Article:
Quinn announced his bid on January 3, three days after retiring as an assistant district attorney in Queens, a position he held for 42 years.
Throughout his tenure at the District Attorney’s Office, Quinn tried more than 30 murder cases and hundreds of others.
Unlike the other candidates in the race, Quinn staunchly opposes the bail reform laws recently passed by the state legislature, as well as the city’s plan to close Rikers Island in favor of four borough-based jails.
Quinn spoke out on these issues for years on behalf of the DA’s Office, but he is hoping that as borough president he will have a more influential role through which to take action.
“I want to do everything I can to stop a Rikers Island from being built in Kew Gardens,” said Quinn in an interview last week. “I want to do everything I can to stop these new bail laws.”
Many of his positions are informed by his career. According to Quinn, a study ran by the DA’s Office on the population of Rikers Island showed that inmates had an average record of eight prior felony arrests, seven prior misdemeanor arrests and eight prior convictions.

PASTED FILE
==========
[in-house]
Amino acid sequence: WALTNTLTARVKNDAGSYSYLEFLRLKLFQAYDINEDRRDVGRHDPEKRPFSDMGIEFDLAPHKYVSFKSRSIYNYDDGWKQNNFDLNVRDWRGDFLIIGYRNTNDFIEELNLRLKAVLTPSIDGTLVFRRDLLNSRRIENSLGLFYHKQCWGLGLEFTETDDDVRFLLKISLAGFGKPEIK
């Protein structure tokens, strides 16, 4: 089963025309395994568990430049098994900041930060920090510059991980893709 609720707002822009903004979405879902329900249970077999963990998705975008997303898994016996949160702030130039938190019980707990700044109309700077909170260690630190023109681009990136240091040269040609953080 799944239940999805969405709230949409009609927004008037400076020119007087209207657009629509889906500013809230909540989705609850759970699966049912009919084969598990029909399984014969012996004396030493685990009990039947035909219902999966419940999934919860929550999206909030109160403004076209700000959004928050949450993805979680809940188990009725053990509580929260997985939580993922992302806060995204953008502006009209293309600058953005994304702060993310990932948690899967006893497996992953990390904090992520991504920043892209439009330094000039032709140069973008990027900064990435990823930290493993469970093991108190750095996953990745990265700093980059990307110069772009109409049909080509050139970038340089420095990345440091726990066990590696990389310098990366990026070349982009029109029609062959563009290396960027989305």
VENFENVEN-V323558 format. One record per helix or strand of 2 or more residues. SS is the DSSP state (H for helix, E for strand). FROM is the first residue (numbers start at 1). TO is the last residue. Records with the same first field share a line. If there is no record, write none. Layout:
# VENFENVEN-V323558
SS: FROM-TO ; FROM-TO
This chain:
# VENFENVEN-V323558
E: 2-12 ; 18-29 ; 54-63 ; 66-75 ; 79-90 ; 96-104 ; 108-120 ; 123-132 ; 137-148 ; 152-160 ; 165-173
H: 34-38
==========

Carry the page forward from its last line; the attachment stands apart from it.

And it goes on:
He also says that the study found most weren’t being detained for turnstile jumping or possession of small amounts of marijuana, as is commonly presumed.
“As an ADA you see the effect of crime in neighborhoods,” Quinn added. “As a young assistant, I would interview victims of robberies, assaults and burglaries. Later on, when I got into trying murder cases, I got to see the families of victims of crime.
“It’s an extremely emotional experience,” he added. “So you become sensitive to the notion that people are going to be getting out all the time.”
Quinn’s developing platform also includes working with businesses like Amazon in an effort to bring high-paying jobs to Queens.
“What I don’t understand with these guys,” he said of his opponents, “is they don’t want to bring in a business that will create 25,000 jobs in Queens County, but they would build a prison to house 4,000 inmates. Where’s the priority?”
For the last 25 years, Quinn has lived in Richmond Hill with his wife Susan, a retired Catholic school teacher. He grew up in the Ravenswood Houses in Long Island City, attending local public elementary and middle schools before graduating from Brooklyn Tech.
Quinn went on to obtain a bachelor’s from Columbia University, followed by a law degree from Fordham.
In 1977, the same year he started at the Queens DA’s office, Quinn got married and moved to Astoria, where he started a family of four children, who are now parents to the couple’s four grandchildren.
Upon collecting the 2,000 required signatures, Quinn filed to appear on the March 24th special election ballot on Monday.